The time between the World Wars was that of rapid technical progress. Even tanks, a relatively new invention, could become obsolete quickly. Even though only several wealthy countries could afford a large number of the newest tanks for their armies, experimental vehicles and small batches cropped up in many nations. Sweden, who managed to retain neutrality during WWI, was among them. Its army was engaged in a lengthy and difficult search for a suitable tank. The search ended with the acceptance of the Strv m/31, or L-10, which begat a whole family of armoured vehicles.

Friday, 10 November 2017

Taubin's Automatic Grenade Launcher

In the mid 1930s, an automatic grenade launcher made by engineer Taubin was tested in the USSR. There were some good things about it, like a satisfactory shrapnel radius for grenades and a high rate of fire: 436 RPM! However, there were also many problems. It jammed a lot (7.2% of the shots), and the extractor had to be replaced 30 times over 587 shots. The precision, especially on the horizontal axis, was unsatisfactory.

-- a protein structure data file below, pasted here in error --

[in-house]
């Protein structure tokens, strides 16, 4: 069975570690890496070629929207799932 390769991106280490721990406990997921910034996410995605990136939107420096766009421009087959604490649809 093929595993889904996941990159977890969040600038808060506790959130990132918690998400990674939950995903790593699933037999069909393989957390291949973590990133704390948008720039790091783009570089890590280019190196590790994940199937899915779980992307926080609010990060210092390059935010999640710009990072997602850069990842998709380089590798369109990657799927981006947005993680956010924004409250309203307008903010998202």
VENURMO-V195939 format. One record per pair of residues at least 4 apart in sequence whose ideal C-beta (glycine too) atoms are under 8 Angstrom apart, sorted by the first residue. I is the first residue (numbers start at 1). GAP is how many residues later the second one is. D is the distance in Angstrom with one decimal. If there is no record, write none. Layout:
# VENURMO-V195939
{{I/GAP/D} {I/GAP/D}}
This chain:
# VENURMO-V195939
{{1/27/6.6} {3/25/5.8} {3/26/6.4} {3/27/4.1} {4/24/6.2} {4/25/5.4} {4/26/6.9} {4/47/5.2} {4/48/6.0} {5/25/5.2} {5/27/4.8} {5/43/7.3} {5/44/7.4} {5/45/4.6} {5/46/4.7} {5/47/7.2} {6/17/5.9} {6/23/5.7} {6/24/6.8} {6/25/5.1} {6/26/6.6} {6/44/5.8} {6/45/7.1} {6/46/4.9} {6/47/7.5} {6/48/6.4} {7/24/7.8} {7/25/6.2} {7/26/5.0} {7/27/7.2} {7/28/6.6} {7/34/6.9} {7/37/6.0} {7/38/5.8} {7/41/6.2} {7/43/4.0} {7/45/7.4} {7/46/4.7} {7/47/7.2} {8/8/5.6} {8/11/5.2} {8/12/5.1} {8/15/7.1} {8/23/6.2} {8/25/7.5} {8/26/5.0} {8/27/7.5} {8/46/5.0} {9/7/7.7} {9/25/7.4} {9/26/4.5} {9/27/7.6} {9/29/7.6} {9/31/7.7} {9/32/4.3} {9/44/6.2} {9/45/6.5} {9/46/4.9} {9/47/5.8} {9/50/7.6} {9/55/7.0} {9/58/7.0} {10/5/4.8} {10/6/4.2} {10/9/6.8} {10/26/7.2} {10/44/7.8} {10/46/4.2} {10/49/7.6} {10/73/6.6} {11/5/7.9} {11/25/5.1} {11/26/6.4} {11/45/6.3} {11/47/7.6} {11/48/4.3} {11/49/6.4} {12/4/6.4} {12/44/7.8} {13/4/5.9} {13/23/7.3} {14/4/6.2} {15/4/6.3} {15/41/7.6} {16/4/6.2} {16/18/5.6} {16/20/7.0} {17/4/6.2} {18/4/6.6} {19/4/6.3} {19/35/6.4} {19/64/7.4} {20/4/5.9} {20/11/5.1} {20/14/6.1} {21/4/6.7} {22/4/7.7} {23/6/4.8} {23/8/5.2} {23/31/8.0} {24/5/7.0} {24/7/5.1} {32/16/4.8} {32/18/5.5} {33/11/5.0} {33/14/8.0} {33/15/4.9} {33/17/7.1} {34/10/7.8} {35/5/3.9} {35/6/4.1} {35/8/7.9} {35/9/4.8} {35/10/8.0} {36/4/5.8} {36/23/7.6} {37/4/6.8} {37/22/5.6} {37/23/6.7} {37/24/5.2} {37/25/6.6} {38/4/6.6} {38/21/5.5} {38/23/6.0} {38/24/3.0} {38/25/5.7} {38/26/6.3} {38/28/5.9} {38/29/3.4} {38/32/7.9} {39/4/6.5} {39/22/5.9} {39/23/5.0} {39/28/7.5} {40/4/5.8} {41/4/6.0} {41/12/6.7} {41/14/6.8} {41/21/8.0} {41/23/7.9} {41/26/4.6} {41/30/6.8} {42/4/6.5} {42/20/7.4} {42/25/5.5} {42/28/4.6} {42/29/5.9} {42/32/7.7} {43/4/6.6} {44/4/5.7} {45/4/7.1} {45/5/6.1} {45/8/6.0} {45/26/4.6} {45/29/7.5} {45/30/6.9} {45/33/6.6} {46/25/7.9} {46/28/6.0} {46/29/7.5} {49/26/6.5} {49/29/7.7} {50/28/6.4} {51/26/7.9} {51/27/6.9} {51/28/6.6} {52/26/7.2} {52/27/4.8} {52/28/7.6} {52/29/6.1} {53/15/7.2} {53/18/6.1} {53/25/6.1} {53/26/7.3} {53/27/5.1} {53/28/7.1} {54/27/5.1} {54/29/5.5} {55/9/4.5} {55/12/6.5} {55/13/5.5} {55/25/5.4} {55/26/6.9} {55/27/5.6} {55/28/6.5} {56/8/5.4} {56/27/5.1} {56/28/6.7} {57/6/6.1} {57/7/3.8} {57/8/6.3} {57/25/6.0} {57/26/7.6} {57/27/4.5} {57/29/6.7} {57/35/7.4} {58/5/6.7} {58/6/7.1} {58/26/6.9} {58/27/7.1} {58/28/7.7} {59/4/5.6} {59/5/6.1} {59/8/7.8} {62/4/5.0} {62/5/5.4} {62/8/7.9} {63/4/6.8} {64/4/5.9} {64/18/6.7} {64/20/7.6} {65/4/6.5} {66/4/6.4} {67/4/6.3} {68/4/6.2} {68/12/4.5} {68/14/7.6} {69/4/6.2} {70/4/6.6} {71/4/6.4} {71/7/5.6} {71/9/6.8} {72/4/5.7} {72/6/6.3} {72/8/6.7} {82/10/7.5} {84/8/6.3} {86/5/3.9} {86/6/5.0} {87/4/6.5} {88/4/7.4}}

Wednesday, 8 November 2017

U-20 Requirements

"Tactical-technical characteristics for the development of an experimental prototype of the oscillating part of the 85 mm AA gun on a T-34 tank chassis to create a self propelled anti-tank gun

November 7th, 1941
  1. The oscillating part of the 85 mm mod. 1939 AA gun will be installed on a T-34 tank chassis (with engine) without changes.
  2. The gun mount must meet the following requirements:
    1. Horizontal arc: 360 degrees
    2. Vertical range: from -8 to +30 degrees
    3. Aiming speed from one turn of the flywheel:
      1. Vertical: 1.2 degrees
      2. Horizontal: 3 and 7 degrees

Tuesday, 7 November 2017

Light SPGs

"Decision of the meeting held by the Deputy People's Commissar of Defense, Marshall of the Soviet Union, comrade Kulik
May 23rd, 1941

1. It is necessary to have four kinds of SPGs:
  1. SPAAGs
  2. Assault guns
  3. Tank destroyers
  4. Bunker busters

Monday, 6 November 2017

17-pounder vs. 17-pounder

The CACRU (Canadian Armoured Corps Reinforcement Unit) ordered a few 17-pounders for training. A 17-pounder is a 17-pounder, right? Well, it turns out, not so much.